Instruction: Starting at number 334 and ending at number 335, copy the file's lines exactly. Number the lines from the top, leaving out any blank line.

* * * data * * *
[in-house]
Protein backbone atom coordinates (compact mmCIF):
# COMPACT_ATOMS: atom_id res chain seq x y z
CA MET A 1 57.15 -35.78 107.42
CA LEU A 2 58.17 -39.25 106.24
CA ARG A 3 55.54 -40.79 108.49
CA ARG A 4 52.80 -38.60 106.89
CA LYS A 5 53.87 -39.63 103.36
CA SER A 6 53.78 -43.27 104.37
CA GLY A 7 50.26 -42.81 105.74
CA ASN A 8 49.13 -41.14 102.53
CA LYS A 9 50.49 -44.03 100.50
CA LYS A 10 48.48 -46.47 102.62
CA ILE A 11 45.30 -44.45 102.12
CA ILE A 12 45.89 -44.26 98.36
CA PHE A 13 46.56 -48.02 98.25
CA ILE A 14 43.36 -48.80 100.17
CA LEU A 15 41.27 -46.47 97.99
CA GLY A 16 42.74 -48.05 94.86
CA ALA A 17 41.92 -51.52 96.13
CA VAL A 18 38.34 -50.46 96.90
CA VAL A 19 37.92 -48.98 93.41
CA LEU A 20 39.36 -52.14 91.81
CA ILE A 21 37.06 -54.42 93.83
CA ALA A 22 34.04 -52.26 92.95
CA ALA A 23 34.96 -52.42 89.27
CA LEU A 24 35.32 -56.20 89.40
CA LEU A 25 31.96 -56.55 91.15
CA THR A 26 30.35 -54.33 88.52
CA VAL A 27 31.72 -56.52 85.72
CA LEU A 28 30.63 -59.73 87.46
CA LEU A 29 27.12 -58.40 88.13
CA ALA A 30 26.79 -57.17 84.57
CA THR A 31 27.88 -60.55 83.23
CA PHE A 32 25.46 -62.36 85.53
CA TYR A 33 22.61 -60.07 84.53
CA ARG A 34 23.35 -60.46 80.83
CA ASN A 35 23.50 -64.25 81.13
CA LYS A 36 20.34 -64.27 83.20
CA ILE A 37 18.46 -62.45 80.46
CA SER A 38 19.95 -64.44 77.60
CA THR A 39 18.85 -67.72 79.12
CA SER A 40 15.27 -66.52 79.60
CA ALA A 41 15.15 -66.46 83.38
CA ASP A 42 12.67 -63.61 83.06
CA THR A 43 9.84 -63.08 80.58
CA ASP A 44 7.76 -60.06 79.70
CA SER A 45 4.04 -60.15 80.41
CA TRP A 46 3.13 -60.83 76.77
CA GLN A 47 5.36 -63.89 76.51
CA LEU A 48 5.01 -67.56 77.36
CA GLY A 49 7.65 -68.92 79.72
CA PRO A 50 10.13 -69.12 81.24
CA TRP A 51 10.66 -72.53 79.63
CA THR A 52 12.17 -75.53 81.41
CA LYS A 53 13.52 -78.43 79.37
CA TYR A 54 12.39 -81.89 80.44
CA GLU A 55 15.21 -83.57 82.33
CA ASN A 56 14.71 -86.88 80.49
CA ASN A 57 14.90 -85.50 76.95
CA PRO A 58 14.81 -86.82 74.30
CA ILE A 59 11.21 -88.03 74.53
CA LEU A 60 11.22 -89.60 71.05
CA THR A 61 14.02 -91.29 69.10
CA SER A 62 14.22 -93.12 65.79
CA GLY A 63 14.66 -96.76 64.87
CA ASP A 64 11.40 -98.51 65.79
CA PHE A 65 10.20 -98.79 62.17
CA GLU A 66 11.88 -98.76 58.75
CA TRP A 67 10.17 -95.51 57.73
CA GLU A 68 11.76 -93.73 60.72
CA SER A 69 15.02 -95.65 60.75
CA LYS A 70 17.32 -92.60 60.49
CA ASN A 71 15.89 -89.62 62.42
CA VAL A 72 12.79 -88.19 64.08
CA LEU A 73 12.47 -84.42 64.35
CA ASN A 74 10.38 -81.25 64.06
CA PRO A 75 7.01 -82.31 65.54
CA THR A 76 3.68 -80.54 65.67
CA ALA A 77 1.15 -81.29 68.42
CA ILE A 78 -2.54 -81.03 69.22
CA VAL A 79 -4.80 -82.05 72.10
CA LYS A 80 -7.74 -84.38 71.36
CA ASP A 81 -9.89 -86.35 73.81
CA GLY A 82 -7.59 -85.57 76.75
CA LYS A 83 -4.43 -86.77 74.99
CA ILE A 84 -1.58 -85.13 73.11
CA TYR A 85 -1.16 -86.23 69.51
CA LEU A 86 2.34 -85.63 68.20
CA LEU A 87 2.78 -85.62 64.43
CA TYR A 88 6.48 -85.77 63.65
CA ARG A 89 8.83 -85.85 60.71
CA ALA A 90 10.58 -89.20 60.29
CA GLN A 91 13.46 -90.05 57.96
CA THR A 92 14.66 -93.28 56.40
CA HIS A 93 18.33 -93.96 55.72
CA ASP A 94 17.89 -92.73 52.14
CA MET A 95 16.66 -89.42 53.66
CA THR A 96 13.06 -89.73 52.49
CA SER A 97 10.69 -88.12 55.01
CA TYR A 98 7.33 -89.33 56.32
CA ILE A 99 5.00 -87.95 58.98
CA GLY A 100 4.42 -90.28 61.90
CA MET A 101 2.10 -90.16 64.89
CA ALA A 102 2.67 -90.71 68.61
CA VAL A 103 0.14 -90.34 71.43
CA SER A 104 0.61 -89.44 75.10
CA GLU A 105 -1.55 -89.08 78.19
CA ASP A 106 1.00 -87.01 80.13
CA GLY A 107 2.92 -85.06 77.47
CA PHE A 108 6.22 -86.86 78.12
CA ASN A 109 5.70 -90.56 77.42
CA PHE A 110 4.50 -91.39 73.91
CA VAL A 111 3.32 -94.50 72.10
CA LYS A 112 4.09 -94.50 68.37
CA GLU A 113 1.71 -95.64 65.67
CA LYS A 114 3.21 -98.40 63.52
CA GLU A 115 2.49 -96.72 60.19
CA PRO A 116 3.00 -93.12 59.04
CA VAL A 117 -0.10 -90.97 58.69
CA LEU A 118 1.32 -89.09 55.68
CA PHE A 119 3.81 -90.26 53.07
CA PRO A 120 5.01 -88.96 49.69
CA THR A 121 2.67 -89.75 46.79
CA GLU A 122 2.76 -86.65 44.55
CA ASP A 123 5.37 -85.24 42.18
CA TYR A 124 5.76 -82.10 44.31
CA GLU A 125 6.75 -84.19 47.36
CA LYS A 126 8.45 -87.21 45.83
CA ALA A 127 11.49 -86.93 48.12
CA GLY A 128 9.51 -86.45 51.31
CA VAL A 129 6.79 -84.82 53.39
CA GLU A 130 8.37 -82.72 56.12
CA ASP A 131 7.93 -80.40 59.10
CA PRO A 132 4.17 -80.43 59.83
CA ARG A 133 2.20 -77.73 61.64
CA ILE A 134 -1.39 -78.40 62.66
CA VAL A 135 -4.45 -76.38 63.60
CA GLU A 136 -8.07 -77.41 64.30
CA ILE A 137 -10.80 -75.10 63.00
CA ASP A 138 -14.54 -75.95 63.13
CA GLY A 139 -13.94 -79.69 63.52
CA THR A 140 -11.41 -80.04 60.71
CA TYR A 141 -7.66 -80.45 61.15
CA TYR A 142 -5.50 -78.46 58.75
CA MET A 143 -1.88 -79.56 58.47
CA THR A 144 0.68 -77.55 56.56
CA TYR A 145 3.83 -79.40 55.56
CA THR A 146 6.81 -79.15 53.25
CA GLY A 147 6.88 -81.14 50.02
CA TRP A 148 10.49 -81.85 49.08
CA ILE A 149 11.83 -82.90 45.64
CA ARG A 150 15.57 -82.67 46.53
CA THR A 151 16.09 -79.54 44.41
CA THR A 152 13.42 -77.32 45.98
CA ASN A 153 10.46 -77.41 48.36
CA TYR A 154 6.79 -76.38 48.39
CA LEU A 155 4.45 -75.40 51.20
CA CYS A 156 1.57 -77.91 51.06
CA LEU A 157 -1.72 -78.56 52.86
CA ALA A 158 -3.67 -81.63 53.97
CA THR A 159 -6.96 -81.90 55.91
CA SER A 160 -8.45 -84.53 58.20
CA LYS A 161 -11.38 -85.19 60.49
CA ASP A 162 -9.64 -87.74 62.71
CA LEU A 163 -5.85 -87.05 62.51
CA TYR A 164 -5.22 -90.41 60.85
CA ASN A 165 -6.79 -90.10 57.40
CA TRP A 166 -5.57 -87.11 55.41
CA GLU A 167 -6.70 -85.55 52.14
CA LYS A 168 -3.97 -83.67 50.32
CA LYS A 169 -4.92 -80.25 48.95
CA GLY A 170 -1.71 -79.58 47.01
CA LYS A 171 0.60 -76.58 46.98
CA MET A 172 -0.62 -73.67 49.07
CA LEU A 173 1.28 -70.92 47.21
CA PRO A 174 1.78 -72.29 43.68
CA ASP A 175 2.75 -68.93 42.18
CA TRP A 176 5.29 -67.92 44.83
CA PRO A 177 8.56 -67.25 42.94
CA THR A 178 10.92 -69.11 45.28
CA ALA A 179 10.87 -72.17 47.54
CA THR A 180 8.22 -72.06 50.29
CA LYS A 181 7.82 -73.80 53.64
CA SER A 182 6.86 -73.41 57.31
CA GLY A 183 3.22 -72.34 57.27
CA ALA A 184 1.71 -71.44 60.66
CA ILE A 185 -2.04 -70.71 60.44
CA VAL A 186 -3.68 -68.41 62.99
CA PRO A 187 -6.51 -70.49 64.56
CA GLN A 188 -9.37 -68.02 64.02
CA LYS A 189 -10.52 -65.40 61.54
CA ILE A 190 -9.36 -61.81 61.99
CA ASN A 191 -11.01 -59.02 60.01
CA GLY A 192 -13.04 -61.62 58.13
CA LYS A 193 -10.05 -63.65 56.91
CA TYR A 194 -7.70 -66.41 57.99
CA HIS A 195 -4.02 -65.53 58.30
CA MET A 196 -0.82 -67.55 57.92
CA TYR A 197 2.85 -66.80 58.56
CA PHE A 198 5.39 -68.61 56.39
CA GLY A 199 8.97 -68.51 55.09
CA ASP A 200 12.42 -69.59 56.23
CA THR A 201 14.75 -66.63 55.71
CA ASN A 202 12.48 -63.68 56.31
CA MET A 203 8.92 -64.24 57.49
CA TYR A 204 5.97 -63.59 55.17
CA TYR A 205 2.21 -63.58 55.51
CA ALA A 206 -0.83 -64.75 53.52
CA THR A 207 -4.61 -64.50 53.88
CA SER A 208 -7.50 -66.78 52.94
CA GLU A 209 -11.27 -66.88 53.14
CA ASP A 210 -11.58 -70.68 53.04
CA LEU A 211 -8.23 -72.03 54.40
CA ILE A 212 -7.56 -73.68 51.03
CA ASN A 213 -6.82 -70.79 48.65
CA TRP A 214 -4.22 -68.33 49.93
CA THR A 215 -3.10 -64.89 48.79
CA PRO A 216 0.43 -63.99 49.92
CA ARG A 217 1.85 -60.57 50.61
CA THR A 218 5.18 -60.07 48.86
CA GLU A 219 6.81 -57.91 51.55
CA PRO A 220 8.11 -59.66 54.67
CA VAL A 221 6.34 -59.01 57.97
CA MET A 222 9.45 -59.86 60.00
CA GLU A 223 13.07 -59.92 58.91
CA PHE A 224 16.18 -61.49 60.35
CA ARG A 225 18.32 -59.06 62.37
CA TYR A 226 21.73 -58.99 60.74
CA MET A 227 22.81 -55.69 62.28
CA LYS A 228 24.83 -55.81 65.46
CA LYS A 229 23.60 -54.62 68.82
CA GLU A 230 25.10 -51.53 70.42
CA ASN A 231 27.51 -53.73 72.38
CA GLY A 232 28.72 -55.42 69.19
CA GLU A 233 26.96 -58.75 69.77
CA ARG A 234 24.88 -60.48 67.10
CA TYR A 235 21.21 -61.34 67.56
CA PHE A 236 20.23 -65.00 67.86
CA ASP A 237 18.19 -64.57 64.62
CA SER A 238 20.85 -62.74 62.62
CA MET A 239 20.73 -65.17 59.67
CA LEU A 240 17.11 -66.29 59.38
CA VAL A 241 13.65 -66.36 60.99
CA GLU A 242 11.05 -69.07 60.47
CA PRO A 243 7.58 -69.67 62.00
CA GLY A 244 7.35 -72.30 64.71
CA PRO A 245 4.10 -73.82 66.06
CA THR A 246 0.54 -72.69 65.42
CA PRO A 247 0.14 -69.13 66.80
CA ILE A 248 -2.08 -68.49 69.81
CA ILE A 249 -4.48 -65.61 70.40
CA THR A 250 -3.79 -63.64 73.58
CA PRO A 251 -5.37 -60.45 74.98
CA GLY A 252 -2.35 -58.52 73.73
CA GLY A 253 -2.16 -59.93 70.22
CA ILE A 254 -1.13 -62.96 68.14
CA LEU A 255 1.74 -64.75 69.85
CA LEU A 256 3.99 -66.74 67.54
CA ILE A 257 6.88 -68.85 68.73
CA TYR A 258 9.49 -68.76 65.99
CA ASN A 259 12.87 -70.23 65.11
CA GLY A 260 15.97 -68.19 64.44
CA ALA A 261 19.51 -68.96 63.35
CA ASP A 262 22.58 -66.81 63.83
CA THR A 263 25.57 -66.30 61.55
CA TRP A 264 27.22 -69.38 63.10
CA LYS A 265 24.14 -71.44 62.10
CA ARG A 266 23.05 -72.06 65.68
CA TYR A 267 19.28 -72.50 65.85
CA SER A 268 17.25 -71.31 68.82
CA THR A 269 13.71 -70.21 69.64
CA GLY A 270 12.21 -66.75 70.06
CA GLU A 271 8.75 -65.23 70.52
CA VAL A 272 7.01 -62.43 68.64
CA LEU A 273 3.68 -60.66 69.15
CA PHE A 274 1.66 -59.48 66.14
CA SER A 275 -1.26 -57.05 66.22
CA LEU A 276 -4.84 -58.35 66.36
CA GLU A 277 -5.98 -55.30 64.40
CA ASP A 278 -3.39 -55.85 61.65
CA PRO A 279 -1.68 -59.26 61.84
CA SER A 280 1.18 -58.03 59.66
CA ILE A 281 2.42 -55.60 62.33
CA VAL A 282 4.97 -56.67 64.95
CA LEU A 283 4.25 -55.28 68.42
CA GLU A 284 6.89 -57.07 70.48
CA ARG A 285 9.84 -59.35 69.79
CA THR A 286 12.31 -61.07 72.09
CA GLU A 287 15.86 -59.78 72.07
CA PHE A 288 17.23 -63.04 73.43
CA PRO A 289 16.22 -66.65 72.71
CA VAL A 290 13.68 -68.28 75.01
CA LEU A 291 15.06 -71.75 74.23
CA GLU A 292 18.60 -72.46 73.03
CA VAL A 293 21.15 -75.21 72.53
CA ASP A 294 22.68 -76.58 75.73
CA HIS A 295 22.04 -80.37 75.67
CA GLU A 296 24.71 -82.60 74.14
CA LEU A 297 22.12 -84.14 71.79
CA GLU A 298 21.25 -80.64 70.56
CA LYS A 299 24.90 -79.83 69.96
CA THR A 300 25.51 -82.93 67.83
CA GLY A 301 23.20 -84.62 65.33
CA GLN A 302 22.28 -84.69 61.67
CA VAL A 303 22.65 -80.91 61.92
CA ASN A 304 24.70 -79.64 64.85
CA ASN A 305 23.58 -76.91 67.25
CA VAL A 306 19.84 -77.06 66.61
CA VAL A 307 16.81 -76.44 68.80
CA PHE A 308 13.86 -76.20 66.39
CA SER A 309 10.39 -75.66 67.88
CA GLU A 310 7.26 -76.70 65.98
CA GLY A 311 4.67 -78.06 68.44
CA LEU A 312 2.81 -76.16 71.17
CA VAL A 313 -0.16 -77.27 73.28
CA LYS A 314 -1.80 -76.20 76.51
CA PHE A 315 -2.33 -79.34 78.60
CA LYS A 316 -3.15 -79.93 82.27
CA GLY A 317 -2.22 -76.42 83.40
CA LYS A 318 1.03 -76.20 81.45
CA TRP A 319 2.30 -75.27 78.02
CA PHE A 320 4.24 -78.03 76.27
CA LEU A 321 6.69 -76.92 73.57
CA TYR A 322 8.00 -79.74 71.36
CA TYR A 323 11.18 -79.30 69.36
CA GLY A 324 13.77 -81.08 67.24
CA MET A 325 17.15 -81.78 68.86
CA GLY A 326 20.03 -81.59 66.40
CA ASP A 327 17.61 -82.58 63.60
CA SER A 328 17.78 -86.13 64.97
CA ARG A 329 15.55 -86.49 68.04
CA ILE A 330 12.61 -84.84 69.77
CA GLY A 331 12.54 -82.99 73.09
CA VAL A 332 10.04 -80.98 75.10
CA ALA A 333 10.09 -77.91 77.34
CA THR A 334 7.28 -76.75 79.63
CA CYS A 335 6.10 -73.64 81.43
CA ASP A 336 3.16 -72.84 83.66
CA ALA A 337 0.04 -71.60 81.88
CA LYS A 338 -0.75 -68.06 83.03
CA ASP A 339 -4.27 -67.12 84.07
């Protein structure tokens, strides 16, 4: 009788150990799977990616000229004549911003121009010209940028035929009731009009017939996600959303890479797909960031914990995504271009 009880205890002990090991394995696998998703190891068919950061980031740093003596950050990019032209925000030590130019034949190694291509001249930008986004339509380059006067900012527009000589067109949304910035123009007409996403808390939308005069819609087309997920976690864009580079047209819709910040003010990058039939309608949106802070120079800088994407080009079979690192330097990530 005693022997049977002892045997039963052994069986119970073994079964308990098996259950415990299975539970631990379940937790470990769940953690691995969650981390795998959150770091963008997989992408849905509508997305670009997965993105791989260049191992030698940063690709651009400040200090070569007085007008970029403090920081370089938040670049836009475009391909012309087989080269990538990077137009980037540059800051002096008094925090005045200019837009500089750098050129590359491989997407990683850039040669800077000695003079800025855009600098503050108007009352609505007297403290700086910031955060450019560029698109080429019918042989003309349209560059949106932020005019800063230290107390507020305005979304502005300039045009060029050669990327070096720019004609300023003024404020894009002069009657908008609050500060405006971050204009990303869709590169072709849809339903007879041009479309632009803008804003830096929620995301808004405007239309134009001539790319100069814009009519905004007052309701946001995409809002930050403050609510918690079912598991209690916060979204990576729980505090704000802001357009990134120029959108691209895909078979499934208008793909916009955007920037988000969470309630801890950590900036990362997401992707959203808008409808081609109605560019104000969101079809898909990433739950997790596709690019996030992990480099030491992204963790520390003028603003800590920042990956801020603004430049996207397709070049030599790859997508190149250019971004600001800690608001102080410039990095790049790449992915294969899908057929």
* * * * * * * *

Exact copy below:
CA GLY A 331 12.54 -82.99 73.09
CA VAL A 332 10.04 -80.98 75.10